The Great Depression changed the way a whole generation thought about work, saving money, investing and planning for the future. My grandparents, for example, used to store far more canned goods than they ever could need in a pantry, a behaviour typical of Depression-era children like them. I remember discovering a rusty tin of corn in that room many years ago, a relic of attitudes developed at a time when resources were scarce and the future seemed extremely uncertain. My grandfather still saves useless items - old broken toasters, brittle nails removed long ago from boards and shingles, yellowed newspapers and discarded pots and pans - and resists any attempt to clean up.
The Great Recession hasn't been quite so bad as the Great Depression - not yet, at least. Back in 1929, the US economy started shrinking and didn't return to its pre-Depression level until 1939, ending the longest and deepest period of economic turmoil in modern history. This time, global GDP started to shrink in the middle of 2008, and stayed on a downward trajectory into last year before rebounding.
Even if it doesn't turn out to be all that nasty, though, this recession's job losses and long duration are probably going to change the way people think about their finances and their futures. Maybe it won't be on the scale of the Great Depression, but people's notions about money and how they interact with the economy are probably in for at least a mild rethinking, especially among segments of the population that have never experienced an economic blow-up of this magnitude. And that's just about everyone.
The Great Recession is almost sure to change how people all over the world look at borrowing, if it hasn't already. As most of us know from experience, getting credit before the crisis was about as easy as signing up for a magazine subscription. Even people with distinctly chequered credit histories were able to get credit cards, mortgages, home equity loans and all sorts of other advances and overdrafts. It was easy - too easy, it turned out.
As regulators across the globe put curbs on some of the most irresponsible forms of lending that preceded the financial crisis, banks themselves are being much more careful about who they will give a loan to. People and companies are still interested in borrowing, but banks are shutting many of them out. According to the European Central Bank's July bank lending survey, banks in the euro area reported tighter credit standards in the second quarter of the year. The report cited "renewed constraints in banks' access to funding and liquidity management" as the reasons for constraint on lending. Demand for loans, meanwhile, "continues to recover".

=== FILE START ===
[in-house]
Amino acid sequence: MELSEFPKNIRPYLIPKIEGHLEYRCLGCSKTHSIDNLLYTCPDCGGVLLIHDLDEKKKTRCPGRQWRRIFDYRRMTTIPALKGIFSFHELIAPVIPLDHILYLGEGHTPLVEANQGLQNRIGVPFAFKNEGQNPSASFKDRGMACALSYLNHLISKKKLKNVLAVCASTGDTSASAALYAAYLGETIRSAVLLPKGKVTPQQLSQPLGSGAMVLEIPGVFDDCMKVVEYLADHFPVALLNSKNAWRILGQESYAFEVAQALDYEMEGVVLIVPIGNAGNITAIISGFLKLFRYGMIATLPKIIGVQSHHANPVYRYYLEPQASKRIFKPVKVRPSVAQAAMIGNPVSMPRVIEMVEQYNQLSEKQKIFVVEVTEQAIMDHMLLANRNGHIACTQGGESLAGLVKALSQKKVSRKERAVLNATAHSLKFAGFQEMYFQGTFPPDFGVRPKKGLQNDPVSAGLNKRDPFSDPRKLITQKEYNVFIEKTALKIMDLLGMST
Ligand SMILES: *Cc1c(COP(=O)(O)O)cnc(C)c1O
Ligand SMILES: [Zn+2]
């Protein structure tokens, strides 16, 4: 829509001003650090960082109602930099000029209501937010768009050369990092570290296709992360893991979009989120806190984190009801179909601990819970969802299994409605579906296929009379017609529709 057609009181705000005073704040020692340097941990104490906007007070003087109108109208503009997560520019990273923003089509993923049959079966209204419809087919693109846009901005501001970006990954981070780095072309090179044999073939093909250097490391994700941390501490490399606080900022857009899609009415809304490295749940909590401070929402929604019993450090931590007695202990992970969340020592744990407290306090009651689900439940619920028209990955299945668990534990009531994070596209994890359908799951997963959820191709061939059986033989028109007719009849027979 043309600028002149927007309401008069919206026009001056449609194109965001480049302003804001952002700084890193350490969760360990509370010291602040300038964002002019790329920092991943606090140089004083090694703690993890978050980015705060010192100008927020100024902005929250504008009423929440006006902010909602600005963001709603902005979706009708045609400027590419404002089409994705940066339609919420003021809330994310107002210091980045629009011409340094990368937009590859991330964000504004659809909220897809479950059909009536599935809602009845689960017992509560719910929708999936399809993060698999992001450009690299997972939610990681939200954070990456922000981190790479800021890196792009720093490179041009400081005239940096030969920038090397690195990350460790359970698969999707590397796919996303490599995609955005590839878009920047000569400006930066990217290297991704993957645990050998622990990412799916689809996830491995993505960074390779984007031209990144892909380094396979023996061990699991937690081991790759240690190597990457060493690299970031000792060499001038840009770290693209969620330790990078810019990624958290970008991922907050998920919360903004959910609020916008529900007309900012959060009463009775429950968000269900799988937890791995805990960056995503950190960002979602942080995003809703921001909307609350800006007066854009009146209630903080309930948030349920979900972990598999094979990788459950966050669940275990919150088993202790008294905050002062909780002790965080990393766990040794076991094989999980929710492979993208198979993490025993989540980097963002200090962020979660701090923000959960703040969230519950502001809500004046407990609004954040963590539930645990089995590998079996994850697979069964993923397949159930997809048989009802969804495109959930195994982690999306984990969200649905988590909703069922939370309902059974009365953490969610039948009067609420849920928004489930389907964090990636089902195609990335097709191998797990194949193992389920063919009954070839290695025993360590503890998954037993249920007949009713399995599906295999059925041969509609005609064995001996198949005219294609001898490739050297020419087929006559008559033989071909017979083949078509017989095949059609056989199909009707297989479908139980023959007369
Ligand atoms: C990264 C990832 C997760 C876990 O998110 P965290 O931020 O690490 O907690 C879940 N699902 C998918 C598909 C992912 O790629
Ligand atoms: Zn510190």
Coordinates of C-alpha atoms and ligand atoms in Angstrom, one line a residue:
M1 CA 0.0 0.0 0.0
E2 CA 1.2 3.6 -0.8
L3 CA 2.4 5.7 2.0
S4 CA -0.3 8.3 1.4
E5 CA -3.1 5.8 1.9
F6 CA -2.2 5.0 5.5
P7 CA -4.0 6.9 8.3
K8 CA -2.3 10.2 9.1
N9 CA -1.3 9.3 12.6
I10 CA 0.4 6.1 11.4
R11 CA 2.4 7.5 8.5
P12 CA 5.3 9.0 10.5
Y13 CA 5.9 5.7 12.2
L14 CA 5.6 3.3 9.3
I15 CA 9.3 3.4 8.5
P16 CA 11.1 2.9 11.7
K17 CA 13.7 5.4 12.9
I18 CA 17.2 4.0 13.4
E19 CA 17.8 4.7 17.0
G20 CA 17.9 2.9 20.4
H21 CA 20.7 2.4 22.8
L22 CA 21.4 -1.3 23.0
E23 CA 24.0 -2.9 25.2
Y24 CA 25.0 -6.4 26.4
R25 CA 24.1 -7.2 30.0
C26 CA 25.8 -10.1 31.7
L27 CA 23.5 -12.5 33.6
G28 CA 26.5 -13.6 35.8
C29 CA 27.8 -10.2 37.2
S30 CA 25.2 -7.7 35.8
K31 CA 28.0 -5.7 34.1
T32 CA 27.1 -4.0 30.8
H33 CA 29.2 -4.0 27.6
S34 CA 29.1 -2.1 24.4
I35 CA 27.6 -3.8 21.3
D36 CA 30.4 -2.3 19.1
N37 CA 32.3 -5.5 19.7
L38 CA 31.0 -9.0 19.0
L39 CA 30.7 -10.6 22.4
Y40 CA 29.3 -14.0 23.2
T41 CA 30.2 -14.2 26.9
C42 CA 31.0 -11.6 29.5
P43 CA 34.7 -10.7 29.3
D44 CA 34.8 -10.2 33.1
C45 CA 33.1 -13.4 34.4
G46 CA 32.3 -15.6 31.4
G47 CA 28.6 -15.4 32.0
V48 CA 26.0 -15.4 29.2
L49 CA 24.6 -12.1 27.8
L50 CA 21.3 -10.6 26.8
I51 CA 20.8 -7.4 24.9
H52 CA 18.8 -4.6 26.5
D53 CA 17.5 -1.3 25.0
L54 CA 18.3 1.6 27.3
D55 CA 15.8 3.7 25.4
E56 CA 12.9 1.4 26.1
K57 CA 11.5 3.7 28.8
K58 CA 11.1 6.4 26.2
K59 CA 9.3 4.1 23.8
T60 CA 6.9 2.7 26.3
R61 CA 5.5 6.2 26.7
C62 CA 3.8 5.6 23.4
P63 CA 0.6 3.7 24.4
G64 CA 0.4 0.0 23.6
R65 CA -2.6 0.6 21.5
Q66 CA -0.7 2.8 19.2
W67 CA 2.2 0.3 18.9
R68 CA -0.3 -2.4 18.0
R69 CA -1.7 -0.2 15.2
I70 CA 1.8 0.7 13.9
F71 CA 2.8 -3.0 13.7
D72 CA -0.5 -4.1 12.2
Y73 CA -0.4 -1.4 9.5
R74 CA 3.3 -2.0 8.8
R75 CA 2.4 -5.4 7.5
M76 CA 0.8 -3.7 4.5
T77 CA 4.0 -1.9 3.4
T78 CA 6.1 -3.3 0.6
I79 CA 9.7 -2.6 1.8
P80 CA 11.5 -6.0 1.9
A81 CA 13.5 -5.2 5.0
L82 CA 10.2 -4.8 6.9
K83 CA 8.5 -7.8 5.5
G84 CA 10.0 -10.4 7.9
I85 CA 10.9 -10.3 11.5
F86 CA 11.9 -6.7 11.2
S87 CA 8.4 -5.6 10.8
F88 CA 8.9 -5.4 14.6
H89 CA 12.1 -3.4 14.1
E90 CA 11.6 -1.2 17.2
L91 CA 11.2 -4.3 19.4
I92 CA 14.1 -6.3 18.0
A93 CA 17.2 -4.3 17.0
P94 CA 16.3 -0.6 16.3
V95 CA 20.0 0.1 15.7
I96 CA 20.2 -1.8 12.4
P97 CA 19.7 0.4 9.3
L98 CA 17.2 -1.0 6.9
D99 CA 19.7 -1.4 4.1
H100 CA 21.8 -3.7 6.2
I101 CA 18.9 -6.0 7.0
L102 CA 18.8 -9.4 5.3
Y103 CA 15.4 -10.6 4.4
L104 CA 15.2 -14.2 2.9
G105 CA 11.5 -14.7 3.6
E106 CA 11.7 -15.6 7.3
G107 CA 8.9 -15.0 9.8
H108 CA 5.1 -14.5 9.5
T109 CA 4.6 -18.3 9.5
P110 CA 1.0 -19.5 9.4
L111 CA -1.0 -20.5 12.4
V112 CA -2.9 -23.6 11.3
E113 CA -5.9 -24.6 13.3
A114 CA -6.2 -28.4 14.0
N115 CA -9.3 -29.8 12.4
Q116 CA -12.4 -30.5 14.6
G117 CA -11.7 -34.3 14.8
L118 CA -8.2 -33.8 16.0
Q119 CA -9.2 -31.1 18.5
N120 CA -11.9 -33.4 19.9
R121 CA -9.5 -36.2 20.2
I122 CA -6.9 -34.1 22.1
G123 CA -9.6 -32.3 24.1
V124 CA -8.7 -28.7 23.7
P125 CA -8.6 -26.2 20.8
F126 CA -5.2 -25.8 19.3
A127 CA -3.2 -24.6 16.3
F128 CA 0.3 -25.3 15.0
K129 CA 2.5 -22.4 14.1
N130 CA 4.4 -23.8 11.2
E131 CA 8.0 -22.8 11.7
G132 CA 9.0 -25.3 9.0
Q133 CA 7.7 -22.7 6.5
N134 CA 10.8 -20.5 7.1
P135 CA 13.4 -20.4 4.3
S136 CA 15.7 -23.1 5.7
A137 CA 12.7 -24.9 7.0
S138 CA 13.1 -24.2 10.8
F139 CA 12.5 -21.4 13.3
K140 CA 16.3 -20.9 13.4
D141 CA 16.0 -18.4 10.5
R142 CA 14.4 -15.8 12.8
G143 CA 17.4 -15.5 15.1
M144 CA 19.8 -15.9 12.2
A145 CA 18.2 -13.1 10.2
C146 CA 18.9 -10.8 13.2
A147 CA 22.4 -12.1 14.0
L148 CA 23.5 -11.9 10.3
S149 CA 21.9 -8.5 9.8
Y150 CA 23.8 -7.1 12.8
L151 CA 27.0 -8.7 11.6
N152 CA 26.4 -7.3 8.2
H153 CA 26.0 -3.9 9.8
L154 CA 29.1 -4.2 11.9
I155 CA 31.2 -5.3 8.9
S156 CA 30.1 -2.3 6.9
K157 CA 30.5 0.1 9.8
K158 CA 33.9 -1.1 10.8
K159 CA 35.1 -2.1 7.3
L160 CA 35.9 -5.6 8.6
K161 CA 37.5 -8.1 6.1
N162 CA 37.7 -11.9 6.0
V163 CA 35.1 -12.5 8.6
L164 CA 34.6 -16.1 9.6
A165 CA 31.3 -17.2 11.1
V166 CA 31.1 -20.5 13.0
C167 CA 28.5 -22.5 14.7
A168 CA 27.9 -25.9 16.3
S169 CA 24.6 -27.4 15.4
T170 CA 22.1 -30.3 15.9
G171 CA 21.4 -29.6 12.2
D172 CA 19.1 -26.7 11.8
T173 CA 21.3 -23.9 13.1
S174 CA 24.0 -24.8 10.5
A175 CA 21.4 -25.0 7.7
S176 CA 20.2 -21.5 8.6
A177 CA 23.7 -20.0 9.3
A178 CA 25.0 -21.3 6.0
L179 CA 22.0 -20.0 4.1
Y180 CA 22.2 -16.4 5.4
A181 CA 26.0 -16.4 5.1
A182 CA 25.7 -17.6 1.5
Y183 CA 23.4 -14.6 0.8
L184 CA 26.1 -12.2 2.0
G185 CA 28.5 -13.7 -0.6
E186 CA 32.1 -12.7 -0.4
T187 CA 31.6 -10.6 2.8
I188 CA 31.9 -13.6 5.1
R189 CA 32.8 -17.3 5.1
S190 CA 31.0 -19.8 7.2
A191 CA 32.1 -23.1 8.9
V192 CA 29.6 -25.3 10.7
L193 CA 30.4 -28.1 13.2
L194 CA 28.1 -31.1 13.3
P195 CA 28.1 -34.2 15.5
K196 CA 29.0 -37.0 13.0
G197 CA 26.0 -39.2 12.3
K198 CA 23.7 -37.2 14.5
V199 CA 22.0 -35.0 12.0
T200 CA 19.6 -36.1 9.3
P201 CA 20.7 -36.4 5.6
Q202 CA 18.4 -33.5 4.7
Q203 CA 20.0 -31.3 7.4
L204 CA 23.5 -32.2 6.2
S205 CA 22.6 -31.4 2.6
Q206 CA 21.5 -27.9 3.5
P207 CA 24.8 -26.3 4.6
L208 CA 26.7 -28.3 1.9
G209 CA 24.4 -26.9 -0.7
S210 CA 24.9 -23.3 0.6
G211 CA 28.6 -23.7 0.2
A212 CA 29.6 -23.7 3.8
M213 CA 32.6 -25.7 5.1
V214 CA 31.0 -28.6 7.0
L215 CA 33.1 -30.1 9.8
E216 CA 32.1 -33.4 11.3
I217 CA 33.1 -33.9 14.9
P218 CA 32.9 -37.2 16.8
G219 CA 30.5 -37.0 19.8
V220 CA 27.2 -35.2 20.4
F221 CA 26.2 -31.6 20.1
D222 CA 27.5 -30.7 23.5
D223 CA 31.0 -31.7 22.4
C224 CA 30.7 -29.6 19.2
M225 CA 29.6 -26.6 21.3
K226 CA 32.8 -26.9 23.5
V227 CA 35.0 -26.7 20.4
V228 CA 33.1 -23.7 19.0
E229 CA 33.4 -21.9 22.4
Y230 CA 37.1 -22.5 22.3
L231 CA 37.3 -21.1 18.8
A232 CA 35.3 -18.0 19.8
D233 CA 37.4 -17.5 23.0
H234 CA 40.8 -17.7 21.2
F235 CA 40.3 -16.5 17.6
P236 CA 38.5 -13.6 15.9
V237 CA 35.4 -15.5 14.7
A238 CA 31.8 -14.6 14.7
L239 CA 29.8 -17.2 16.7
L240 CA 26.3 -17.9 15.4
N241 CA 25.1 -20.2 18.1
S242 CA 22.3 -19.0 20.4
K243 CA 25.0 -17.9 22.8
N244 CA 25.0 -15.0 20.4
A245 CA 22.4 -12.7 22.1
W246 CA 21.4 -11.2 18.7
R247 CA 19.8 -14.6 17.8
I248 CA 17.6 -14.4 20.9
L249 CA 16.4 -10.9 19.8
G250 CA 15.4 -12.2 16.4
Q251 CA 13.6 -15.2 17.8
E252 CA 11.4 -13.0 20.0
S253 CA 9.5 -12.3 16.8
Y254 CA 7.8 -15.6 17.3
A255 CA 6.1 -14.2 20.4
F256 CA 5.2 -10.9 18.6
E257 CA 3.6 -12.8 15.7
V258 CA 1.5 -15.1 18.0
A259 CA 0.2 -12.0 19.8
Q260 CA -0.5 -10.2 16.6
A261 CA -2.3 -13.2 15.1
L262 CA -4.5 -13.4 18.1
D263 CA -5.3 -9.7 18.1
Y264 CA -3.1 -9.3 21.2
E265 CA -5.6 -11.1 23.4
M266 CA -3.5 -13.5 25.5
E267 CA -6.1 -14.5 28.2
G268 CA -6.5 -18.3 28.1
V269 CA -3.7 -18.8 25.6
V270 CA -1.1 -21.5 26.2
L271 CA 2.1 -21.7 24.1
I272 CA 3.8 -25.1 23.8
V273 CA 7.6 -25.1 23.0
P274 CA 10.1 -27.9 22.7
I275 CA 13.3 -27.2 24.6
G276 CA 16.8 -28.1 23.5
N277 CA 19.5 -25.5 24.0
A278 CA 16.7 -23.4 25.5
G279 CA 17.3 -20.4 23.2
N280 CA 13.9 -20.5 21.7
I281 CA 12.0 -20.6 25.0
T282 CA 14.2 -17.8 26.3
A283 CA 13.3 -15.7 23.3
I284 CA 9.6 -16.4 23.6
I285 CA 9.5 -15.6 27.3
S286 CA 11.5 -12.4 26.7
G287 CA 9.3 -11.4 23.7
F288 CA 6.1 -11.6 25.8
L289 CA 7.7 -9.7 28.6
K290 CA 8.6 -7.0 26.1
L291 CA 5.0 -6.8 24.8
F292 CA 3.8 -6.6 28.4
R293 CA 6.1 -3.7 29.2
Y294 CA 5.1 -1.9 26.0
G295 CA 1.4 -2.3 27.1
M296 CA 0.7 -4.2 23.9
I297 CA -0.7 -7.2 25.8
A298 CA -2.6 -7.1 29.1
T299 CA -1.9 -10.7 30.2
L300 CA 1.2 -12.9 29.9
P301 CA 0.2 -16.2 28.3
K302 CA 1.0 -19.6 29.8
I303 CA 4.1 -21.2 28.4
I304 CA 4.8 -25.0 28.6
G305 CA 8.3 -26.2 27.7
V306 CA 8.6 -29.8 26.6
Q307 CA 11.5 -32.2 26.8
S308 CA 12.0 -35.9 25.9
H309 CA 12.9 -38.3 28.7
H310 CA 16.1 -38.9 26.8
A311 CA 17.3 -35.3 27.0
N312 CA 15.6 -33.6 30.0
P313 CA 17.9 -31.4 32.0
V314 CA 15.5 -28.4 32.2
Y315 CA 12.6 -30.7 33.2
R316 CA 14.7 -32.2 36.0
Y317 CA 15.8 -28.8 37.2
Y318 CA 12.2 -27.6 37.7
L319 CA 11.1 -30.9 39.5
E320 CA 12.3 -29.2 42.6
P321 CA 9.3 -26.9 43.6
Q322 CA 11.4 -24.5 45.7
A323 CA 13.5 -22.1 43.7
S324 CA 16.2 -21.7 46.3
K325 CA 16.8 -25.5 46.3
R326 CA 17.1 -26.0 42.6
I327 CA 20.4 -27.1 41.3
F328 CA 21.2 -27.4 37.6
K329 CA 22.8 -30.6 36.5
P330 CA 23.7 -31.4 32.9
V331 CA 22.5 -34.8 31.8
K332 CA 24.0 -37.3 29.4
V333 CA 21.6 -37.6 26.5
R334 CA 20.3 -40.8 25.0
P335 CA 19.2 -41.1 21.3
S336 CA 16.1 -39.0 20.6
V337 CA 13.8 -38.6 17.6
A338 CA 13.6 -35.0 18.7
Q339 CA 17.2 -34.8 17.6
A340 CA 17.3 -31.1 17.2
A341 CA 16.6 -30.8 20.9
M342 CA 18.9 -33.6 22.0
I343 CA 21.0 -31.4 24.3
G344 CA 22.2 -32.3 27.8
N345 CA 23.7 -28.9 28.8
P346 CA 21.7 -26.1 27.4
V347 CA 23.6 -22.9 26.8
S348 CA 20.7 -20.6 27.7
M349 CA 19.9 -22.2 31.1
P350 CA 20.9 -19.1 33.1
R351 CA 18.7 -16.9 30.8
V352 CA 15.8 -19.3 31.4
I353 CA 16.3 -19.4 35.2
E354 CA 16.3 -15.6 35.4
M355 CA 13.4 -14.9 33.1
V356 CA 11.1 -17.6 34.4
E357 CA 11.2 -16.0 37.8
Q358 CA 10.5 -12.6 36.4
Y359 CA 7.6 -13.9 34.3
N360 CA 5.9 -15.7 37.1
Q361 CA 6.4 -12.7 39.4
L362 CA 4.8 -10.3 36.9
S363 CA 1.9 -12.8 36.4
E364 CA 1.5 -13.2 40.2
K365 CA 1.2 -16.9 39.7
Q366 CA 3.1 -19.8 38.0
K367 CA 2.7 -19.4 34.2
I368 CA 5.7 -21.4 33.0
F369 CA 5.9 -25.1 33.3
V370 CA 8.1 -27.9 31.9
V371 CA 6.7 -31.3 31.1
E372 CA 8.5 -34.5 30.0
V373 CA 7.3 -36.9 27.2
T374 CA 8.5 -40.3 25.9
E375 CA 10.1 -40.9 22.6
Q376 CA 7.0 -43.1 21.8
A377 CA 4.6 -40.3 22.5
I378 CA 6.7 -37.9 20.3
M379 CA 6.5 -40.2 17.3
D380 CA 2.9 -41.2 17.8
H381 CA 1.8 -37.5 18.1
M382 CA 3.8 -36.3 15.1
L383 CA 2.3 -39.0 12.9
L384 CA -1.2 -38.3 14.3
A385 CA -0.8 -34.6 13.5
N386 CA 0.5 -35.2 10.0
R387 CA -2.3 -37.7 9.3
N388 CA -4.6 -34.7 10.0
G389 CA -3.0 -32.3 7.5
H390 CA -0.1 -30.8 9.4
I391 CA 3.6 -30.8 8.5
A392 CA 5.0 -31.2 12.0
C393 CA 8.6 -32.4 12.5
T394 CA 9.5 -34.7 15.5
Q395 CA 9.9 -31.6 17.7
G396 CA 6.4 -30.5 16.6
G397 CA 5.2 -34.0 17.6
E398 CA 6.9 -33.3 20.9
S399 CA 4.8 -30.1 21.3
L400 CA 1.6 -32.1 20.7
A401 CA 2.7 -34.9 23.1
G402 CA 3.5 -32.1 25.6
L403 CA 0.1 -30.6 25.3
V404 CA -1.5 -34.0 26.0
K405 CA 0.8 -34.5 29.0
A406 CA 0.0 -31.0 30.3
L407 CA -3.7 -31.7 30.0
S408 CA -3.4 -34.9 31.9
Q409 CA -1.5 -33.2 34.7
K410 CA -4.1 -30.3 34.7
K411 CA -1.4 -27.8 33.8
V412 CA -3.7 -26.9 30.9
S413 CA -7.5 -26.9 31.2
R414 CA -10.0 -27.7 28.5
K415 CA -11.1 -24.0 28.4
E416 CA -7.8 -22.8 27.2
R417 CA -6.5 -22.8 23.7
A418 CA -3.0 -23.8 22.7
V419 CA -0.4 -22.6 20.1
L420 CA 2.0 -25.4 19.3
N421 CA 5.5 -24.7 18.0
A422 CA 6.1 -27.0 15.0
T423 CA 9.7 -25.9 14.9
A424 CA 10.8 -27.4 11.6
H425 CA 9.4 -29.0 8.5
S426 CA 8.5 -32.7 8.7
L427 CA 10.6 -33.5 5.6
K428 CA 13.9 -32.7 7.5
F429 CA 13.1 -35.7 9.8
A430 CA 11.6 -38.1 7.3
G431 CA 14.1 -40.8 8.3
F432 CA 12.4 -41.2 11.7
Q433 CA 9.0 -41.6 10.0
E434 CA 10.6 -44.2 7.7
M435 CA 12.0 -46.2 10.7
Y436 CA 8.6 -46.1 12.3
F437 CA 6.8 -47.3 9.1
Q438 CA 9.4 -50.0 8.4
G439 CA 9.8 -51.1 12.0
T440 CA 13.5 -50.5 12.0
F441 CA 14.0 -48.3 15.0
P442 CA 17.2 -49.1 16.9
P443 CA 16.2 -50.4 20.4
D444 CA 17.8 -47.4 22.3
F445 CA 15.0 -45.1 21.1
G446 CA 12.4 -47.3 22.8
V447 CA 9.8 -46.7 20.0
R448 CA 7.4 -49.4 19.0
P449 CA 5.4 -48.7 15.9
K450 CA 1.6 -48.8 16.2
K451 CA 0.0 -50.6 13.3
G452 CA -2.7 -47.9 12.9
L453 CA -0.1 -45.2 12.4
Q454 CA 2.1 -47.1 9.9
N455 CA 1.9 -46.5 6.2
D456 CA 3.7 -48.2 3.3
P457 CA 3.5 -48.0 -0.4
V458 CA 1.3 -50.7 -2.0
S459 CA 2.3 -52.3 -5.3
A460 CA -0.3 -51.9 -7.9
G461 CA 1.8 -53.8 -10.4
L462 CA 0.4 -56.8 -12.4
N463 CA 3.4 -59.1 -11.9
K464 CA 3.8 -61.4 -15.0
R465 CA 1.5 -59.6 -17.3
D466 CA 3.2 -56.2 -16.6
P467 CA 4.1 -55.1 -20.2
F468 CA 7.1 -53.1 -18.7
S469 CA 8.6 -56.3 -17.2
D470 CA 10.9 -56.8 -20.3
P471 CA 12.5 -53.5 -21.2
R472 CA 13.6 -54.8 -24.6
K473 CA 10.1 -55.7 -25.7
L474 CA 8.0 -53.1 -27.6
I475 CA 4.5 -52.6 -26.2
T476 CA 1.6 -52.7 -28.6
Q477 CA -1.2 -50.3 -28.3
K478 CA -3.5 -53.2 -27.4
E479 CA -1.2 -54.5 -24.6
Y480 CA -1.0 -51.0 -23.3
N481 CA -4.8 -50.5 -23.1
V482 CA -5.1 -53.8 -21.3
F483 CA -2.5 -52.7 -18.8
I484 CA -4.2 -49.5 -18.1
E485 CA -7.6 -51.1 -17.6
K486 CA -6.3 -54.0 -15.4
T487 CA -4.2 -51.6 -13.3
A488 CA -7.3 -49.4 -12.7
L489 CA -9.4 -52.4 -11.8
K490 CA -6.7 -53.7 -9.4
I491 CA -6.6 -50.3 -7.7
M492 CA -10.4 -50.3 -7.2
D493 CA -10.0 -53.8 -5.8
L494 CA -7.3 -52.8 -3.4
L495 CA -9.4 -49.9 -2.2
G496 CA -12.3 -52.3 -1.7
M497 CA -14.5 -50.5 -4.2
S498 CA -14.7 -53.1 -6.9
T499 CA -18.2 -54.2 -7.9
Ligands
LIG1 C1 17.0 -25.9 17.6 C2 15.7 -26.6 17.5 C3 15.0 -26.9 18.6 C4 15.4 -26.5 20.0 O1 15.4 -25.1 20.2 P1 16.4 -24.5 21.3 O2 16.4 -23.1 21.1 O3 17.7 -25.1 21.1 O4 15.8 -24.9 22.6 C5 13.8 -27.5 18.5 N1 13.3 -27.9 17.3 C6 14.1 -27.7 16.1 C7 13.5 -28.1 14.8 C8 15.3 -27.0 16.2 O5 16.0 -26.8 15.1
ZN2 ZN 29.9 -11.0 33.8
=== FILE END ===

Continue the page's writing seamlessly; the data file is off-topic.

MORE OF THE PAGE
Those higher lending standards are probably here to stay. And that means our attitudes towards borrowing are likely to change. Instead of deciding whether it makes sense to borrow money, we'll increasingly be wondering whether the banks will approve our loan applications. When they do - especially on mortgages and other large loans - it will be an occasion worth celebrating. Another change likely to be brought about by the Great Recession is a shift in thinking about retirement. For many years now, many of us have planned for our twilight years with an unwarranted dose of certainty, even as lifespans became longer and healthcare costs went up. We were told stocks were a pretty safe bet, and that if we saved enough money and budgeted properly we'd be able to spend the last couple of decades of our lives on a permanent vacation.
In the new economy emerging from the recession, retirement dreams will be harder to reach. Tougher times will probably inspire more people to save, but lower spending, coupled with less bank credit floating around, will mean businesses can't expand as fast as before. And that ought to translate into less stellar profits for businesses that people invest in and depend on for retirement. At the same time, retirement is likely to cost more money in future because of the advances in medicine that are keeping us alive longer. That should mean we're able to work well past today's official retirement ages. If retirement is longer because we live longer, it will also naturally cost more.
We'll probably also see housing differently, and more logically after the recession: not really as an investment, but as merely a place to live. We'll certainly see housing bubbles such as the one currently inflating in China, but buyers and regulators will approach property with scepticism for a long time because of the tremors lax lending standards and fast price increases in the US ultimately sent through the global financial system.
The full social effects of the Great Recession are hard to gauge at this stage. That will take time. As governments decide how to put the humpty-dumpty of our global financial system back together again, however, it's becoming clearer that our recent economic troubles will have a long-lasting impact on our attitudes toward money; changes that are likely to have as many repercussions as the regulatory reforms that result from the crisis.